How Electricity Deregulation is Shaping Advanced Nuclear Reactor Designs

A deregulated market discourages decarbonization, and shapes what kind of reactors are likely to be built.

How Electricity Deregulation is Shaping Advanced Nuclear Reactor Designs
Main image credit: Third Way & Gensler, Nuclear Reimagined.

The electricity generating system we build will depend on what incentives we create for the people who build them, along with what technologies are available and what other generators are present on the system. Overall, the grid is a bit like a crowded dance floor; some people may prefer ballroom, others square dancing, and others the Macarena, but at a very minimum, the dancers are going to have to take account of what each other is doing.

What are the implications for advanced nuclear plants?

There are several, profound and varied.

One is that construction times have to be reduced, to allow the prospective builder to make a shorter-term bet; investors will be more comfortable with a project that requires a five-year prediction rather than a 10- or 12-year prediction.

That is one reason for the interest in small modular reactors. For plants now running, construction was sequential. Builders constructed the foundations, buildings, and other civil works first, then built a big reactor inside the building. If a reactor could be built in a factory, with a handful of parts, it could be fabricated at the same time as the buildings and other civil works so that construction would be parallel. Then the reactor could be trucked to the site and bolted together promptly. That only works with reactors that are substantially smaller than what is running today, so some new nuclear energy plant designs call for twins, quadruplets, or even a dozen reactors on a site.

Another implication is the need for operating flexibility. In the past, grid operators watched as demand changed over the course of the day, and reacted by adjusting the output of plants burning coal or oil, or fossil gas. But increasingly, they see generators that they cannot “dispatch” (that is, order to start or stop) producing severe effects on the grid. The solution may be flexible reactors.

NuScale Power, for example, wants to install small modular reactors in clusters of between 4 and 12. Each reactor can cut its output by dumping steam instead of sending it to spin a turbine, which turns a generator to make electricity. But if an output cut is needed for more than a few hours, it can also shut down individual reactors.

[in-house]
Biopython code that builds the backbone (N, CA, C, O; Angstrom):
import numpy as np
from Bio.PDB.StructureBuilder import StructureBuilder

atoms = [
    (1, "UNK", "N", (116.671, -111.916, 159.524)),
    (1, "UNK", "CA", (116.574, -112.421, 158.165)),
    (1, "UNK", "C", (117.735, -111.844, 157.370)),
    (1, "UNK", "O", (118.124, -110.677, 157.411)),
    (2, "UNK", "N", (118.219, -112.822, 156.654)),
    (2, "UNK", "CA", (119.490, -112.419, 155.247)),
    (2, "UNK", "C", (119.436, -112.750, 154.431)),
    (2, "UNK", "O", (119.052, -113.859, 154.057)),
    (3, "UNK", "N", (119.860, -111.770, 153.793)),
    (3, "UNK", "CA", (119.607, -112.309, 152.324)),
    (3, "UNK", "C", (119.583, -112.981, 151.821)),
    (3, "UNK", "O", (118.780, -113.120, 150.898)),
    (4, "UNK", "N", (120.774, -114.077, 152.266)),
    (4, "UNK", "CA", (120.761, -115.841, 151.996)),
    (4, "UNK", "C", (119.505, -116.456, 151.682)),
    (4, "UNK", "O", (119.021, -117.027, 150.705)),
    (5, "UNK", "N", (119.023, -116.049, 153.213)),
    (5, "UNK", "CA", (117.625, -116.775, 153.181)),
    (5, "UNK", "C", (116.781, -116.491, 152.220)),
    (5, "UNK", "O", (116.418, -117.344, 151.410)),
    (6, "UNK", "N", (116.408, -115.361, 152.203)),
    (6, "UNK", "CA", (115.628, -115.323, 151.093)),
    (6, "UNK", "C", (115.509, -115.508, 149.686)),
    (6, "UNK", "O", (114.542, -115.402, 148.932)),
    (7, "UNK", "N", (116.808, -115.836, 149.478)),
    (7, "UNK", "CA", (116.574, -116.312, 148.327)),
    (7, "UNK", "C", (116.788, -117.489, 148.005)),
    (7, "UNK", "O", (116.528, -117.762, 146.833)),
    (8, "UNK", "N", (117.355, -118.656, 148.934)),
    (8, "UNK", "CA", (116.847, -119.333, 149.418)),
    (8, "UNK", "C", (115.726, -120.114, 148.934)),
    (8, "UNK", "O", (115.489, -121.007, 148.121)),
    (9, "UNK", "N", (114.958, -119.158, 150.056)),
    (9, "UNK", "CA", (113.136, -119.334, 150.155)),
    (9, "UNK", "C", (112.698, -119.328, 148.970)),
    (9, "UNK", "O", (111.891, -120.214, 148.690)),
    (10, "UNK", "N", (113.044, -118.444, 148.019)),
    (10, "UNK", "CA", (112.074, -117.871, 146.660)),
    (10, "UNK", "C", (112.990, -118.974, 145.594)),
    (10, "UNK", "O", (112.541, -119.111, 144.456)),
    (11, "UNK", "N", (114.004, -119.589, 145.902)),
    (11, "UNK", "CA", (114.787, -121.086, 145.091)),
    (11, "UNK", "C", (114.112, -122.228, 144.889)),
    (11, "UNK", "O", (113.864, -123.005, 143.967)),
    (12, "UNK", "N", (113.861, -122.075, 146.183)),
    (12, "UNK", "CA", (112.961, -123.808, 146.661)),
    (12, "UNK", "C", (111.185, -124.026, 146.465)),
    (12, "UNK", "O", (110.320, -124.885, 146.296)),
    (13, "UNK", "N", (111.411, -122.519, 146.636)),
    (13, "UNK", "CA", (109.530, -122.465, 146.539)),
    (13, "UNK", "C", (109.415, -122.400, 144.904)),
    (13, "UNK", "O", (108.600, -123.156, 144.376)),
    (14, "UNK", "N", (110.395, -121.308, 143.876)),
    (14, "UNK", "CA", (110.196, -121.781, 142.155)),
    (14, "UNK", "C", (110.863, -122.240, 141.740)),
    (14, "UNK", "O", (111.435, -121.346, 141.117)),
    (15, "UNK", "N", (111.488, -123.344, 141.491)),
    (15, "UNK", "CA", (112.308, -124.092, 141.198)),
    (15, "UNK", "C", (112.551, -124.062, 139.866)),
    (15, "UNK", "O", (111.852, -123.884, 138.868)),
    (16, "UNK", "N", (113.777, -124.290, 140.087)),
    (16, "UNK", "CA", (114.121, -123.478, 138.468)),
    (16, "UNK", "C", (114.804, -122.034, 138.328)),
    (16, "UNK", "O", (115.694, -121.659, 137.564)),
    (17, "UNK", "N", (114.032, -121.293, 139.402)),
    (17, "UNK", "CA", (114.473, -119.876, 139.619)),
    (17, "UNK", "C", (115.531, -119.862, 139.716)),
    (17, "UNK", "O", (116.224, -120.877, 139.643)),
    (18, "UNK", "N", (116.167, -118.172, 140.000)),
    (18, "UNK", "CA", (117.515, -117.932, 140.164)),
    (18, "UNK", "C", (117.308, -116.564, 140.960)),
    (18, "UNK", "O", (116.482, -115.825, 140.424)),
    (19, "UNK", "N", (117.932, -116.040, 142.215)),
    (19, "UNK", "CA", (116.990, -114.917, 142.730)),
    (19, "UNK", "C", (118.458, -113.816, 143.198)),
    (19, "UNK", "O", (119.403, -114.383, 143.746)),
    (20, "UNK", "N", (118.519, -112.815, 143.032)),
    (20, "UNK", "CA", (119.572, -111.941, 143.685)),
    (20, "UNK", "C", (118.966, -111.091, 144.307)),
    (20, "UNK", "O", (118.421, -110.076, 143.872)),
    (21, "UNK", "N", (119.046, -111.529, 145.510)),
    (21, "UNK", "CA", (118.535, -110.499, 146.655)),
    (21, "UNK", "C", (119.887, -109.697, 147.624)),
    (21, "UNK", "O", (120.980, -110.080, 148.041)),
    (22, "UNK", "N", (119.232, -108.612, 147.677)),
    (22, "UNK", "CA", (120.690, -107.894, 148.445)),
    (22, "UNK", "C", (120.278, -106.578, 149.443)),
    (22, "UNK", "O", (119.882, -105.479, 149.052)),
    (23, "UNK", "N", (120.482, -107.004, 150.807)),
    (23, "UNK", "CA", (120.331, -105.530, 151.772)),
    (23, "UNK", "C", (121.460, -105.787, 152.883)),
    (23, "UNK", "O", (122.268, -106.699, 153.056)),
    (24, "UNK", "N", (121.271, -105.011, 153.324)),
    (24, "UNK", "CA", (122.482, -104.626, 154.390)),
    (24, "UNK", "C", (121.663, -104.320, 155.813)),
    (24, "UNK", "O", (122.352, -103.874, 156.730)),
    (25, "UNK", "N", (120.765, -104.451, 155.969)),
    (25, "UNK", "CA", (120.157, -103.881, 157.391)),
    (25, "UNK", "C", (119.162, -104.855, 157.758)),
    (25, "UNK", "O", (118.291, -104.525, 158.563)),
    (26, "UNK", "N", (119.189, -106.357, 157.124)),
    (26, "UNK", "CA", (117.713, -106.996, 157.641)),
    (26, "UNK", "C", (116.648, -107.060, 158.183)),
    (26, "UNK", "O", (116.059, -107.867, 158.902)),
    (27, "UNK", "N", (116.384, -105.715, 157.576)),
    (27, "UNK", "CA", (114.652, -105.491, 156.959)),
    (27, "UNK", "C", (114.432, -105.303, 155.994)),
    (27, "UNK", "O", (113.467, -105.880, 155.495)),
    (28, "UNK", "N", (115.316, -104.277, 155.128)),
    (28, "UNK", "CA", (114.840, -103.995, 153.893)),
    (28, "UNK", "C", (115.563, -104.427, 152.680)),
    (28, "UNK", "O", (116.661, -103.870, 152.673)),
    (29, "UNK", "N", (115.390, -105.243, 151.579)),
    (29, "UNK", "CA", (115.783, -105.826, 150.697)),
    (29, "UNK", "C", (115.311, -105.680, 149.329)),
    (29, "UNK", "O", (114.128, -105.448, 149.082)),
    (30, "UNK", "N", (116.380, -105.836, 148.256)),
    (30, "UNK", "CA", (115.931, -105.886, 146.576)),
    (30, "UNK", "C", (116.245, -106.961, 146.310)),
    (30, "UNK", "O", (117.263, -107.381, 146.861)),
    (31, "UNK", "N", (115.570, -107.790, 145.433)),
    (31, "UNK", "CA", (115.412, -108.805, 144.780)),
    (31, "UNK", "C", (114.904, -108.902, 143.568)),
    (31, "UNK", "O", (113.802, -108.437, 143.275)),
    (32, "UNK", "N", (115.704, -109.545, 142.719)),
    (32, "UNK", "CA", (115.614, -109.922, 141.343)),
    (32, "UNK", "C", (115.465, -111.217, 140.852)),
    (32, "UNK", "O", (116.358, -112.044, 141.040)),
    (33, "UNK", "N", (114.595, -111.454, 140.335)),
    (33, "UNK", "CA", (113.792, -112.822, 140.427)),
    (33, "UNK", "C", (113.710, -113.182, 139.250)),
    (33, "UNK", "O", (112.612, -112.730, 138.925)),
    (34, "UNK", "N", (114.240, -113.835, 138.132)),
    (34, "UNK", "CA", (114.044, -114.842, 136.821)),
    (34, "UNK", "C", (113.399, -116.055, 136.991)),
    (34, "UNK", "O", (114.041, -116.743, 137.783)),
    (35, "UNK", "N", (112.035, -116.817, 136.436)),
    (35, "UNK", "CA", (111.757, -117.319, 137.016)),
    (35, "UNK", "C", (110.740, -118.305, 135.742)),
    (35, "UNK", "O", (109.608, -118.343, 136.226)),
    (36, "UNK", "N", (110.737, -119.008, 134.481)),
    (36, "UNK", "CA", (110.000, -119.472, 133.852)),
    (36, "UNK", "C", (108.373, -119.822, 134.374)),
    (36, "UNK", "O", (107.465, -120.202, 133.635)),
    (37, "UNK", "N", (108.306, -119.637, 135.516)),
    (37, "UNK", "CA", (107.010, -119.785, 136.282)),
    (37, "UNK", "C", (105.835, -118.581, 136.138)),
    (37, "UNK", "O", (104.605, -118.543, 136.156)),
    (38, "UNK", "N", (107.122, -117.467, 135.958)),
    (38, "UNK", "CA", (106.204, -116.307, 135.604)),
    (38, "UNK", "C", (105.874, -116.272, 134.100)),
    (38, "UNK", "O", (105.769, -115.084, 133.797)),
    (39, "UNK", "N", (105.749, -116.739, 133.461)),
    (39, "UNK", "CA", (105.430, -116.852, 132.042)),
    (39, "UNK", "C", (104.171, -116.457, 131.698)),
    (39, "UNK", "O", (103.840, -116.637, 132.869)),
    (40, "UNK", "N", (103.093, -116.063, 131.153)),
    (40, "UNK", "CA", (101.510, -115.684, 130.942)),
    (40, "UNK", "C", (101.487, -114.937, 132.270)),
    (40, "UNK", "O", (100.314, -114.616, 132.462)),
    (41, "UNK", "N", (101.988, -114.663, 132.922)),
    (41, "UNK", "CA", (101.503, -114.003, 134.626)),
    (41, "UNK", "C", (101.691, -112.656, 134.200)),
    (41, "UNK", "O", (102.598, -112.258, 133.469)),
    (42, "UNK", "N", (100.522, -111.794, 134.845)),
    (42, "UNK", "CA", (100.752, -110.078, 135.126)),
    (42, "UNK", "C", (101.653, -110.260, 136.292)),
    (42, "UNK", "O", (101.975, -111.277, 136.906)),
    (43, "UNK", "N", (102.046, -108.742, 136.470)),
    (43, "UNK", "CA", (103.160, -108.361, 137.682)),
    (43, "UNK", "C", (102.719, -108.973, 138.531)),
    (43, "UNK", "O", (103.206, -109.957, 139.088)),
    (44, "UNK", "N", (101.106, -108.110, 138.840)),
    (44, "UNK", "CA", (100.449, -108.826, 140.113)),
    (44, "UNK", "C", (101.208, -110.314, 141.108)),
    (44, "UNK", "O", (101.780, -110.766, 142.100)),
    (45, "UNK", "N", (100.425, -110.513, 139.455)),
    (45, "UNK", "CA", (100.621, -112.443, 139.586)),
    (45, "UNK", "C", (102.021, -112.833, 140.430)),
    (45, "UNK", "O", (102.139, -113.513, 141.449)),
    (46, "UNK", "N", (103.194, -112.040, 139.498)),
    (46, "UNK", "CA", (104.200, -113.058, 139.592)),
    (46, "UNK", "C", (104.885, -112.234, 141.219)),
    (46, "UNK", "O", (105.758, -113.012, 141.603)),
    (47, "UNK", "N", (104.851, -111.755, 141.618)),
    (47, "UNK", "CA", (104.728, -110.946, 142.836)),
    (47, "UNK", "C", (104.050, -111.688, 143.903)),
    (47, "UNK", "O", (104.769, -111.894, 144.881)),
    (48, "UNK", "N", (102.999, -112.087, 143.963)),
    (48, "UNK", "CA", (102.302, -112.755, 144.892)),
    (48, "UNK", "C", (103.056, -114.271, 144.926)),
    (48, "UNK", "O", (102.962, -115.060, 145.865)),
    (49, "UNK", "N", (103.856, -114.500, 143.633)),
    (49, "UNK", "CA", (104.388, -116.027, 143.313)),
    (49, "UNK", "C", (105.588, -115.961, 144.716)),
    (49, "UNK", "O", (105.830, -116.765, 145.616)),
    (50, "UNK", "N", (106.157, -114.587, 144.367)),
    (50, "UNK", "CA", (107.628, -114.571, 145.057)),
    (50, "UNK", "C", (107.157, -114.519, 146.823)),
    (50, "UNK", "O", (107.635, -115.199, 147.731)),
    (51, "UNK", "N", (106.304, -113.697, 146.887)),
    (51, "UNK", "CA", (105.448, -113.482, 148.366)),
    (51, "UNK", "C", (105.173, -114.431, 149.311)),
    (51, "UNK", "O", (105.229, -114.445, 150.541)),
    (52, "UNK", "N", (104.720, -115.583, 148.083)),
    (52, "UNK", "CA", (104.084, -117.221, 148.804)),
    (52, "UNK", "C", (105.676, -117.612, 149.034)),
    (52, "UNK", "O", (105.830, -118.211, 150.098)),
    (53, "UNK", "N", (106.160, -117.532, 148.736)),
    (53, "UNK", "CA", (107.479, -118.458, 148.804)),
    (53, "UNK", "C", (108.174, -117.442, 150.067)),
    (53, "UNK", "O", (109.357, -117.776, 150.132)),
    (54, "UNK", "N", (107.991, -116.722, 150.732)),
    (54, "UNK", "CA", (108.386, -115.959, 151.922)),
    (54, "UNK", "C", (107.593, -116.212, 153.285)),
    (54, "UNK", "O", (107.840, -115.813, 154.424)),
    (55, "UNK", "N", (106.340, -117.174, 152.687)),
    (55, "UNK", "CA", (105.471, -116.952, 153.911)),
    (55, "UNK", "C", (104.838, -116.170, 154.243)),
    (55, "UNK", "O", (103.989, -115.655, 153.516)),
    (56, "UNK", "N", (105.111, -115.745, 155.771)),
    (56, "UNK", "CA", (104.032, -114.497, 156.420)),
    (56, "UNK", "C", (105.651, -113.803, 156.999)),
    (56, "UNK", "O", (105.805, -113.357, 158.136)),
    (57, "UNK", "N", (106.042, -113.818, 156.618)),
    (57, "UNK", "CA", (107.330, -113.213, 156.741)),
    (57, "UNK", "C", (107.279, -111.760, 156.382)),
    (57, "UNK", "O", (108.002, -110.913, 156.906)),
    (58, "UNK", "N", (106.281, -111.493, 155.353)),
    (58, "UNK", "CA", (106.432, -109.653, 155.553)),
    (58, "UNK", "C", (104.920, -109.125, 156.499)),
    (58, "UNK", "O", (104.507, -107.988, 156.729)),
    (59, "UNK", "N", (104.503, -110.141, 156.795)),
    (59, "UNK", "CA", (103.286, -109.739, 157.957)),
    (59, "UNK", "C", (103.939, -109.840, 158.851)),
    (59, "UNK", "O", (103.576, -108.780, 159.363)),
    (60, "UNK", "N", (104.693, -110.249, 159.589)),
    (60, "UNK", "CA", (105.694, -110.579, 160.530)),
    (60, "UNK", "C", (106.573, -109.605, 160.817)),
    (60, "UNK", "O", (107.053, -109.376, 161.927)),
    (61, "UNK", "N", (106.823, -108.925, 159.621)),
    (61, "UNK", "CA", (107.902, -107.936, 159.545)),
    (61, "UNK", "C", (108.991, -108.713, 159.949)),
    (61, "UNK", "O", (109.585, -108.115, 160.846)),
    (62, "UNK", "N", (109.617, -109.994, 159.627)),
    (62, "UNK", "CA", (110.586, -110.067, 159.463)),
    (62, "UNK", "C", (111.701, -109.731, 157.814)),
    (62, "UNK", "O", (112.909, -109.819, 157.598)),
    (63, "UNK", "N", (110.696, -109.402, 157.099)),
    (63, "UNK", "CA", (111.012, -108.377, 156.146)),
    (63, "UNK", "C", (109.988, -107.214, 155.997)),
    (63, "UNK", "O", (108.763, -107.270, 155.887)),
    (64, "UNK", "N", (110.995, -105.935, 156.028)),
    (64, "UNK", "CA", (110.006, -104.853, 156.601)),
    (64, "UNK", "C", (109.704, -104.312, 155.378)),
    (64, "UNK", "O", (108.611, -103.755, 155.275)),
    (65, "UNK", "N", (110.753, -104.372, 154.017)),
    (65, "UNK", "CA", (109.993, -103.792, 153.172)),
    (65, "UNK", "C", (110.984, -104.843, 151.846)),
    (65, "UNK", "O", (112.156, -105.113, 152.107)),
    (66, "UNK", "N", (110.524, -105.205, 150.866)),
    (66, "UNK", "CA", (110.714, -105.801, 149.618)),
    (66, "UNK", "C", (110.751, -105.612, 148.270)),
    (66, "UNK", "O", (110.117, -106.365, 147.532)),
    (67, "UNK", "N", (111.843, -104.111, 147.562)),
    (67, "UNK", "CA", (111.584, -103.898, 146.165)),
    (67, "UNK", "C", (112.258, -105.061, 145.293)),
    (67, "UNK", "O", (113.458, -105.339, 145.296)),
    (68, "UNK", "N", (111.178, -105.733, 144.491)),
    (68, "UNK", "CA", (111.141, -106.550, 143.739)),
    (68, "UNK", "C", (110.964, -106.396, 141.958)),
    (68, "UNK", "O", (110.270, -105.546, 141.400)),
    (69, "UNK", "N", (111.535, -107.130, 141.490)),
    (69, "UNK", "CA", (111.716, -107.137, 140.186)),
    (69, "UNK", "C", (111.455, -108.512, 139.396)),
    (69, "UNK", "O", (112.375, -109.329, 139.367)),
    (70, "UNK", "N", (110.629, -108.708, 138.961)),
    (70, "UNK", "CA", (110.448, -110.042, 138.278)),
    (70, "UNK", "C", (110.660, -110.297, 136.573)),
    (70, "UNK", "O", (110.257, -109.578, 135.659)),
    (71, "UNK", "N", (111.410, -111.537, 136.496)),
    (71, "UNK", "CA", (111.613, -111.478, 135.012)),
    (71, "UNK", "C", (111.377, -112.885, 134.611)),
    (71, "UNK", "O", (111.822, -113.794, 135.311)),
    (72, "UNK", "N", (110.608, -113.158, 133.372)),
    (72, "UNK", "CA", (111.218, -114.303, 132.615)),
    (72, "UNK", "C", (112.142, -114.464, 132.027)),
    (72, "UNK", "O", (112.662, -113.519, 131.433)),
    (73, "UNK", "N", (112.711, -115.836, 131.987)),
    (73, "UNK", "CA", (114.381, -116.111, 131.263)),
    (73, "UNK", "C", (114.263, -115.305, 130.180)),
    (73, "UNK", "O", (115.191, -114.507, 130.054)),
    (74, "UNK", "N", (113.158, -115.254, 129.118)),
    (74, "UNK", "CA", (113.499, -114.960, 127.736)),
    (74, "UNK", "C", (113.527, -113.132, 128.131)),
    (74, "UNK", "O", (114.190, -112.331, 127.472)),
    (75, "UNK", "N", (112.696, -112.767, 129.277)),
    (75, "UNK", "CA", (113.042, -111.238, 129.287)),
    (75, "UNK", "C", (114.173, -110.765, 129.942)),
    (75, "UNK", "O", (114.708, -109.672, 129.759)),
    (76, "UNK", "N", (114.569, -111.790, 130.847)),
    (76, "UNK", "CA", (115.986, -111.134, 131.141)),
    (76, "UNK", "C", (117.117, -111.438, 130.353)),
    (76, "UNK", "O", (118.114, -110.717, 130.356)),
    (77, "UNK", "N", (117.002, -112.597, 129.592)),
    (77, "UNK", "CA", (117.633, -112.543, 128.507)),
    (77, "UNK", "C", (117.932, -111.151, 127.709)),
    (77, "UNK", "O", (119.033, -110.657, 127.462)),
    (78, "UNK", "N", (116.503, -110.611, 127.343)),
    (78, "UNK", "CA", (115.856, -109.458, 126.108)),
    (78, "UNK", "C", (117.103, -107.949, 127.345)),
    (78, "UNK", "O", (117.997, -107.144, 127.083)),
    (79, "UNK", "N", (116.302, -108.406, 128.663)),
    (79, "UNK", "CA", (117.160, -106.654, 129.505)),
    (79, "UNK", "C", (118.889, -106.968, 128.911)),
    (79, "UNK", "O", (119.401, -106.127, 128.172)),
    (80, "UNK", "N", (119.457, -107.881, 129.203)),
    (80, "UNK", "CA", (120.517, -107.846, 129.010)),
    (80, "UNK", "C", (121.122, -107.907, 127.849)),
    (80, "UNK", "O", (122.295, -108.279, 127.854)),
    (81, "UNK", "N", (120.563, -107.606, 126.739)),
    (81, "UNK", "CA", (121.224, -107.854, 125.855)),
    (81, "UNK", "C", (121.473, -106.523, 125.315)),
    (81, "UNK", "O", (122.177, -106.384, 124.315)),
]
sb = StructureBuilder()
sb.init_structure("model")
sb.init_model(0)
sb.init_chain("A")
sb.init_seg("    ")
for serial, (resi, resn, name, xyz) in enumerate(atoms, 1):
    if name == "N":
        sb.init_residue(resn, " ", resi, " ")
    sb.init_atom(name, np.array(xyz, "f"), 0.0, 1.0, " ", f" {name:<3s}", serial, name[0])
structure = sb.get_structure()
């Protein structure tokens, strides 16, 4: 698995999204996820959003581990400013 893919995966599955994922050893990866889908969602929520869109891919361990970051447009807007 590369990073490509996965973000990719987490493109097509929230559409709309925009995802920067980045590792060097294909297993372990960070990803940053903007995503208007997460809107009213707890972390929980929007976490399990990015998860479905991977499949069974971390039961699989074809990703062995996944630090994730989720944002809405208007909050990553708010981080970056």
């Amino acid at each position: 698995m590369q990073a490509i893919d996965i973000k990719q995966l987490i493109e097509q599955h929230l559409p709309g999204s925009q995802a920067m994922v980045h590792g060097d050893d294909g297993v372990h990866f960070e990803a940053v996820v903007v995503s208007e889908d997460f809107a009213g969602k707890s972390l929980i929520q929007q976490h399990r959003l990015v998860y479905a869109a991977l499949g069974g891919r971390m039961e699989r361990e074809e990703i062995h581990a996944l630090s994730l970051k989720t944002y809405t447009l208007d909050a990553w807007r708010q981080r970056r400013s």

The Natrium reactor, which is a partnership between GE-Hitachi and TerraPower, Bill Gates’ company, would be connected to a big tank full of salt, heated to liquid form. This design pushes heat into the tank all day and all night at a steady rate, getting full use out of the reactor.

A second system uses a heat exchanger to pull heat out of the tank and make steam, which goes on to make electricity. But the hot salt sits between the two, like a shock absorber. On a sunny day, plant operators can let the tank heat up by withdrawing only a little heat to make electricity, say, 100 megawatts. When the sun goes down, they can pull more heat out of the tank and make 500 megawatts. The concept is somewhat like attaching a reactor to a lithium-ion battery, but the heat battery is much bigger and less expensive. The idea is to store energy while electricity prices are low and sell it when prices are higher.

Another prominent company in the advanced reactor field, X-Energy, has a reactor with an inherently flexible design, using a kind of fuel that is more tolerant of temperature swings. Its initial plan is for a cluster of four reactors that will make electricity, but its longer-term market is likely to include industries that need steam for process heat, and who want to get that energy from non-emitting sources. The electric sector is not the only one that has to be decarbonized.

A third implication is that plants that don’t hit the ground running will be a financial drag on their owners. Under the old system, ratepayers paid no matter how well, or poorly, a plant performed. In a market system, a merchant plant earns money only if it is producing. That is a strong incentive for a builder to be the second buyer, after some other company has worked the bugs out of the hardware and operating procedures. Some industries have a “first mover advantage,” meaning that the first company to produce a new product reaps an economic reward. That was true of mobile phones with cameras and internet browsers built-in, or personal computers that came with a new tweak, like WiFi or CD drives. There is no such advantage in the utility field; in fact, there is arguably a first mover dis-advantage. (This is another way that we’ve told the utilities not to decarbonize.)

A fourth implication is that a would-be reactor builder needs confidence that the price of natural gas isn’t going back down to $1.92 per million BTU, and dragging the clearing price down with it. That is a difficult bet because the technology of fossil fuel extraction continues to advance. Investors could guess that in the future, policymakers would put a penalty on carbon-emitting generation, but that is far from certain.

A potential reactor builder today might look at the utility landscape and see it the way a soccer player looks at a baseball diamond. Yes, it’s a flat, open space, with seating for spectators and even a parking lot for players and fans. But it’s not set up to suit the soccer player.

In that context, the Biden administration’s recent stimulus bills (The Inflation Reduction Act of 2022 and the Infrastructure Investment and Jobs Act of 2001) and the Energy Department’s Advanced Reactor Demonstration Program are all welcome bits of assistance for advanced nuclear. Technology innovation holds the prospect of moving the electric system in the direction we need it to go.

But there may be more market tinkering ahead.